In camps near Mogadishu, just staying alive is an issue
A little bloke called Mohammed broke my heart. He’s 14 and his face is lit up by huge white teeth and an unfailing impish grin. It was his grin that struck me and it’s that smiling, welcoming face that’s dead-set haunting me right now.
Looking at photos I took of him and other kids when I was in his camp in Ethiopia, it is shocking to know that he’s still there - alone, in a desert tent city of about 200,000 people.
He’s got no mum or dad. One of the UN agencies is his nominal guardian. Where he lives, near the border with Somalia, the UN people arrive at nine or so in the morning and they take off to get back inside their fortified camps at three in the afternoon. There are no police. There’s no government in the camp.
Jihadis roam around in the area near the camp – I saw enough expended AK47 cartridges to get a sense of the dangers there. And the little bloke has to fend for himself once the half dozen or so UN types leave. It doesn’t take too much imagination to picture what he endures in a lawless tent city with no electricity, no lights, no services and no one who loves him.
He’s got no footy, let alone a park to kick it in. He looked on enviously at another little bloke who was wheeling around a jam tin lid on a nail at the end of a stick. The only other thing I can remember that even looked like a toy was half a TV aerial a young bloke was using as a play machine gun.
I walked for a couple of hours with a 24 year old Somali mum and her four remaining children. She’d lost a little one on the way. She and the little kids had been hoofing it for five days. She told me her husband decided to take a second wife and turf her and the kids to the outhouse, where she was vulnerable to attacks, particularly on her “honour”. She decided she’d be better off in the refugee camp at Dolo. It is a shit-hole beyond my facility with words to describe, so God knows what hell she had left behind in the war in Somalia.
When that young mum was finally shown to her new home, a canvas tent on a lunar, rock-strewn desert floor, she looked like Paris Hilton being handed the keys to her mum’s Manhattan penthouse. These huge tears rolled down her cheeks and she gave off a sense of embarrassment, relief, joy and child-like excitement.
I wouldn’t have lasted the afternoon inside. Huge willy-willys of dust swirled around endlessly. It was about 45 degrees in the shade, no clouds, and no trees. The nearest water was about one kilometre away and anything she was to use at “home” had to be carted back there on foot.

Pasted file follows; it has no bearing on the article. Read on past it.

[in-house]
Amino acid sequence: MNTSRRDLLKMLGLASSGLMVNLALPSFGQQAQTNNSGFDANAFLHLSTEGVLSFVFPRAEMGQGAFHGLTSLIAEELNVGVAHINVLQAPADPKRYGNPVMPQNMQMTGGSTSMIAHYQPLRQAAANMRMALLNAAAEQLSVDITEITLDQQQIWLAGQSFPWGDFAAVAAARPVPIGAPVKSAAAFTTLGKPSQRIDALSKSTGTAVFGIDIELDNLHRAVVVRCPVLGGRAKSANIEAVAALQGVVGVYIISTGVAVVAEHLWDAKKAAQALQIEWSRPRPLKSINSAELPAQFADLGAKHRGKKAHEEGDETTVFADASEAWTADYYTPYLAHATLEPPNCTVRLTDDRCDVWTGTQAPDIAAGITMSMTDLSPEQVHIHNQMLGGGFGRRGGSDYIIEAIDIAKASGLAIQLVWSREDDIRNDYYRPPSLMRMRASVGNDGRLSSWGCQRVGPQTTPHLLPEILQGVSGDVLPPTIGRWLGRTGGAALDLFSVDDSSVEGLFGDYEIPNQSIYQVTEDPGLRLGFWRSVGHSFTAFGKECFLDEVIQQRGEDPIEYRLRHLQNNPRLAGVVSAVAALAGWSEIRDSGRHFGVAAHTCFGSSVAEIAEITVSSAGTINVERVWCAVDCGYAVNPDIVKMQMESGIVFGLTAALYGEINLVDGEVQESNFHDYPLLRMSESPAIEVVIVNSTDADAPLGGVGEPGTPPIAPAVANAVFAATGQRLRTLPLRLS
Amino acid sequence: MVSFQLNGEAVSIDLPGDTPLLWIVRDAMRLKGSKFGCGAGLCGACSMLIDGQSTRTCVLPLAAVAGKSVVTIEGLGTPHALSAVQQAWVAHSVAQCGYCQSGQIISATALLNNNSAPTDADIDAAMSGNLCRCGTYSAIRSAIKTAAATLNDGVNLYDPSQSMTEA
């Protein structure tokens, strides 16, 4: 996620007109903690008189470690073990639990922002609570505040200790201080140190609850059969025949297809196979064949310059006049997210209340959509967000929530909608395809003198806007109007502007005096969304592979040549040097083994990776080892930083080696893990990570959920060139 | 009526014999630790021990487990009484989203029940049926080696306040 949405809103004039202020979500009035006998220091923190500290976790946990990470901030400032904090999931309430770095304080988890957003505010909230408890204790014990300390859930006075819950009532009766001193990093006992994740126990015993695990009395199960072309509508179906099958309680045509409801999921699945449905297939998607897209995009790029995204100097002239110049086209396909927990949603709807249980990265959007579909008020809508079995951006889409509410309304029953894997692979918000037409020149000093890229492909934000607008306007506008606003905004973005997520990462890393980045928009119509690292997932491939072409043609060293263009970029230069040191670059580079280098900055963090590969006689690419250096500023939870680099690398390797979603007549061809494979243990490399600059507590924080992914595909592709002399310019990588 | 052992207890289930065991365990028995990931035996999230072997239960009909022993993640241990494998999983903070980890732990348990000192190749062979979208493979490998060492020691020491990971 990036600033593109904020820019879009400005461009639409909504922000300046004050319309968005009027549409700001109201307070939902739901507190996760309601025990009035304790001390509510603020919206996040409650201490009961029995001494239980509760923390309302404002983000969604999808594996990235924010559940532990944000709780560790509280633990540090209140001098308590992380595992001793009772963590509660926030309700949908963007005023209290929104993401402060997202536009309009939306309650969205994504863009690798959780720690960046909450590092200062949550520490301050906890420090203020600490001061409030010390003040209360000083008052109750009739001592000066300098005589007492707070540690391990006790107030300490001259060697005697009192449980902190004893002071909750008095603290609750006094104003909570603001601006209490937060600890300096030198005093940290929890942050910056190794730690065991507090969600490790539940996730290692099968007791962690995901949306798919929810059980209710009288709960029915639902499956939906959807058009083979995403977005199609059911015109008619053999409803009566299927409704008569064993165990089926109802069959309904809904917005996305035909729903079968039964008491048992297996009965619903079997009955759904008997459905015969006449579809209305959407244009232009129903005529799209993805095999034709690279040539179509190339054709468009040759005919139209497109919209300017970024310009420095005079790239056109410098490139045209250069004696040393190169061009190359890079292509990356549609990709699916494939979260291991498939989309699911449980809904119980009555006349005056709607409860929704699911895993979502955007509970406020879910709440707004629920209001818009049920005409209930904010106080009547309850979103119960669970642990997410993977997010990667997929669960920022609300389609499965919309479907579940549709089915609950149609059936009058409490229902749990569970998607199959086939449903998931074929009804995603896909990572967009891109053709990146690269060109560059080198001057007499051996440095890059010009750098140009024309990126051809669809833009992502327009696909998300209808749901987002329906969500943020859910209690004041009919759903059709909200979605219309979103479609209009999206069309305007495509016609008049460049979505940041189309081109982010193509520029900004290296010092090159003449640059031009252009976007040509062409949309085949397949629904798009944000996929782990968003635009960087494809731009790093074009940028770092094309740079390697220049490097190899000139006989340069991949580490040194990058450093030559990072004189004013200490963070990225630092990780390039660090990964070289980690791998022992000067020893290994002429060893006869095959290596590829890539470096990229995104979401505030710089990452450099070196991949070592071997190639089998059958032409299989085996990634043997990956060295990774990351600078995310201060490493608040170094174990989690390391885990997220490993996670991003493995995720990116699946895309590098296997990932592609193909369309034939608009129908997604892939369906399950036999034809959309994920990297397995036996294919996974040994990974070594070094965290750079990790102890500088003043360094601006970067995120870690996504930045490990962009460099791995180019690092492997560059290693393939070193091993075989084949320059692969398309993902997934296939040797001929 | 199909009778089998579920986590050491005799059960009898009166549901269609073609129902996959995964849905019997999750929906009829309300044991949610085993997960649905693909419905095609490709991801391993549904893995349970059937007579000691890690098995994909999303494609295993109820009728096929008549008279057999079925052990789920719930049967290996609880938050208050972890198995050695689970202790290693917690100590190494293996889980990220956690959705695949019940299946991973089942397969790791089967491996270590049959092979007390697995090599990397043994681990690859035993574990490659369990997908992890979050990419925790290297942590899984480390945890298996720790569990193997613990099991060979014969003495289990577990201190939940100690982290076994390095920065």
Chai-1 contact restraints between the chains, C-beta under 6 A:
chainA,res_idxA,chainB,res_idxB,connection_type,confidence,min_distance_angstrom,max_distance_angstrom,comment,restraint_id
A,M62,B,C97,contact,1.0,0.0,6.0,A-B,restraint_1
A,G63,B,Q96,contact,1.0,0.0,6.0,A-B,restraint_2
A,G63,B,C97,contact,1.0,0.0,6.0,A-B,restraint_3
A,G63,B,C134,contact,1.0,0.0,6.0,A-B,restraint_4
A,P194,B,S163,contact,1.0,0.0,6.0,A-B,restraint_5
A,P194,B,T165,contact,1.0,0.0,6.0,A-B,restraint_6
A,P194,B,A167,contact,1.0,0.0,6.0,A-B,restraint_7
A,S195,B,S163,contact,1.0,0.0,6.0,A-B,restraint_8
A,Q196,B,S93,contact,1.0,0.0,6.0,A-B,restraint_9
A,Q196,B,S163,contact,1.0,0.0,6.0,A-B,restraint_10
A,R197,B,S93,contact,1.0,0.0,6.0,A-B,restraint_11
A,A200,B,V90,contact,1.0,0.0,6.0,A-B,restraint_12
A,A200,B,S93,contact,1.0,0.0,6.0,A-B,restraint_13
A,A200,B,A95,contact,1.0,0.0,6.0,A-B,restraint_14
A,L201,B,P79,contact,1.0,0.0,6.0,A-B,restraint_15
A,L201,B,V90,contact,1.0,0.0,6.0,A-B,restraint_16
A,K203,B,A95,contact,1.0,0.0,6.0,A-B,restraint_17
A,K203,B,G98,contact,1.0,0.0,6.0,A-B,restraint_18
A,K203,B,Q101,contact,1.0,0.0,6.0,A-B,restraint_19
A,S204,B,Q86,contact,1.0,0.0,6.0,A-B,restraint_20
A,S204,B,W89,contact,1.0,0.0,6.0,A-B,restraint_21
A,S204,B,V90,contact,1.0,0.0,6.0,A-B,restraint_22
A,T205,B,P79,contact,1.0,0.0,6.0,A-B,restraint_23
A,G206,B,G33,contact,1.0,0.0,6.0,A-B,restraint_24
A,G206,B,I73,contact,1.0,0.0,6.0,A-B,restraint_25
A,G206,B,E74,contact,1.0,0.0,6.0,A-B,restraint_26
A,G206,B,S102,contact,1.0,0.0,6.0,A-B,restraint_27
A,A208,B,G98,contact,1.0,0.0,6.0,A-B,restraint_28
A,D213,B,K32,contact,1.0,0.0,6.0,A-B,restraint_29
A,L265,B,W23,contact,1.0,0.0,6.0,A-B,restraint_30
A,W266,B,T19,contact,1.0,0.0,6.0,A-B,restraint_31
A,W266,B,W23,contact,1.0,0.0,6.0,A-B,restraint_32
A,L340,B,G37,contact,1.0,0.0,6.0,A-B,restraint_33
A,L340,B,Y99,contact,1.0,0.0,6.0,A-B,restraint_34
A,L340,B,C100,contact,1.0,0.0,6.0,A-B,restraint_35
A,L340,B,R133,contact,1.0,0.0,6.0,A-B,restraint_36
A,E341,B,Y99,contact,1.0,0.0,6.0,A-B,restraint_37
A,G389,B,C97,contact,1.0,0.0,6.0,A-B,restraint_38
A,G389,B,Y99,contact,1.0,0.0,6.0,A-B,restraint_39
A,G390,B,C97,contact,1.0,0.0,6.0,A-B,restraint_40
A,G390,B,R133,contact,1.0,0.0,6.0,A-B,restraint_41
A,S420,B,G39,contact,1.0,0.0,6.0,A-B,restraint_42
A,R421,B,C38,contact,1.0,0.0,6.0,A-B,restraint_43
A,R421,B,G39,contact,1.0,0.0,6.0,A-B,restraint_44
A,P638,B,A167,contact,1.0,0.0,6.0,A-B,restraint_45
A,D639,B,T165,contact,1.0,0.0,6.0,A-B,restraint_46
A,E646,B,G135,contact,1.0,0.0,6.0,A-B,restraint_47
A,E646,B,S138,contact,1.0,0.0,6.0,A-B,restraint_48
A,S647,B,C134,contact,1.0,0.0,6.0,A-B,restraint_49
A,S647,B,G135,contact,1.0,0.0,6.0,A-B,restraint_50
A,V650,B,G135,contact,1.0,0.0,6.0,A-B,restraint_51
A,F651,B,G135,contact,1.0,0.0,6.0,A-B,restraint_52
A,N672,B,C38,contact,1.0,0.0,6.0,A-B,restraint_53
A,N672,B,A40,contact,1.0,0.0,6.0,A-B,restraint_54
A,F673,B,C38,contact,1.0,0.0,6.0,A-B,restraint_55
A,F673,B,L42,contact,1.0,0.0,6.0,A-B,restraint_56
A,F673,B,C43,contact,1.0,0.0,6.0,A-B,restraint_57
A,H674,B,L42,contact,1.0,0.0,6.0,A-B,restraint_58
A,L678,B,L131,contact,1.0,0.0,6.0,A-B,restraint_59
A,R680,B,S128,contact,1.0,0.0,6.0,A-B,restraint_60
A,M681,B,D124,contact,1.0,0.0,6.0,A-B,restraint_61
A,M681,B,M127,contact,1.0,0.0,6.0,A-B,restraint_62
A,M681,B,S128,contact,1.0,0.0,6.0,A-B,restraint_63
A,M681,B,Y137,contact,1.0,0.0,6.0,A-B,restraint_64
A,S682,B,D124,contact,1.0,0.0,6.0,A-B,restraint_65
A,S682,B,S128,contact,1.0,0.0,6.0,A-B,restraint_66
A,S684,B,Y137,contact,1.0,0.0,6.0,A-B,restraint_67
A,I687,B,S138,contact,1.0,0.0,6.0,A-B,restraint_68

I asked one of the UN blokes how the locals contend with the sharp, flinty rocks on the ground in their tents. They’re the sorts of rocks that cave men turned into knives, with sharp edges that cut your boots. The UN bloke said they go through dozens of sets of tyres each year for their 4-wheel drives because of them.
So how do you reckon a 24 year old mum and her kids are helped to make the floor of their home a bit less lumpy and serrated? She was given a hammer. Fair dinkum. Get to work on the floor please, kids, there are lots of rocks to smash up before you can lie down.
So perhaps you might forgive me for getting a bit cranky on Christmas Island, when two Iranian blokes in the detention centre fronted the camera crew and me. They were pretty fit looking. The gym there is very well equipped and Serco, the mob that runs the joint for Julia, employs a very good personal trainer that these blokes go to every day. That’s when they’re not on Facebook. Or at art class. Or reading one of the dozens of posters entitled “Ways you can complain about your treatment.”
These blokes saw our camera and came over to make sure that Australia heard their story. They wanted to bitch about the choice of food. Chicken and beef. Apparently their culinary sensitivities weren’t sufficiently excited by the fare we fly in to remote Christmas Island. The locals are a bit more used to it; they know the place is miles from anywhere and everything costs heaps.
I don’t know what it was. Maybe it was the memory of the kids in the shit-hole camps, or the mum and her four kids with the tent on Mars. Maybe it was the night I spent squished between Imogen Bailey and Peter Reith on an Indonesian fishing boat from Java (one of them snores). But I have to admit to harbouring feelings of narkiness about the former Iranian soldiers who were detained at Christmas Island for a period of time that displeased them.
They just seemed a bit ungrateful, particularly when one of them explained that his detention related to the charges he and his mate were facing as a result of the riots on the Island.
I haven’t seen the show so I don’t know how it has been edited. I hope they concentrate on the people and conditions in the camps in Africa. Don’t get sucked in to the drama about the six Aussies who went along, and who could come home.
Go Back to Where You Came From will open your eyes to how bloody lucky you are to live in Australia, and it might prompt you into thinking how important it is to keep it that way. I feel a tremendous obligation to do more to help other people who aren’t as lucky as me. And it’s private. It doesn’t include haranguing the government to “do more” to assuage my conscience. It’s up to me and my family what we do.
I don’t want to see taxes or debt raised in Australia because of a Twitter campaign. If you feel that strongly about it then get cracking on raiding your bank account, or get mobile and go and help out. I didn’t see a single good intention or Tweet on the menu in Mogadishu.
Former radio host Michael Smith was one of six participants to take part in the SBS documentary series Go Back to Where You Came From, airing Tuesday 28, Wednesday 29 and Thursday 30 August 2012 at 8.30pm on SBS ONE.
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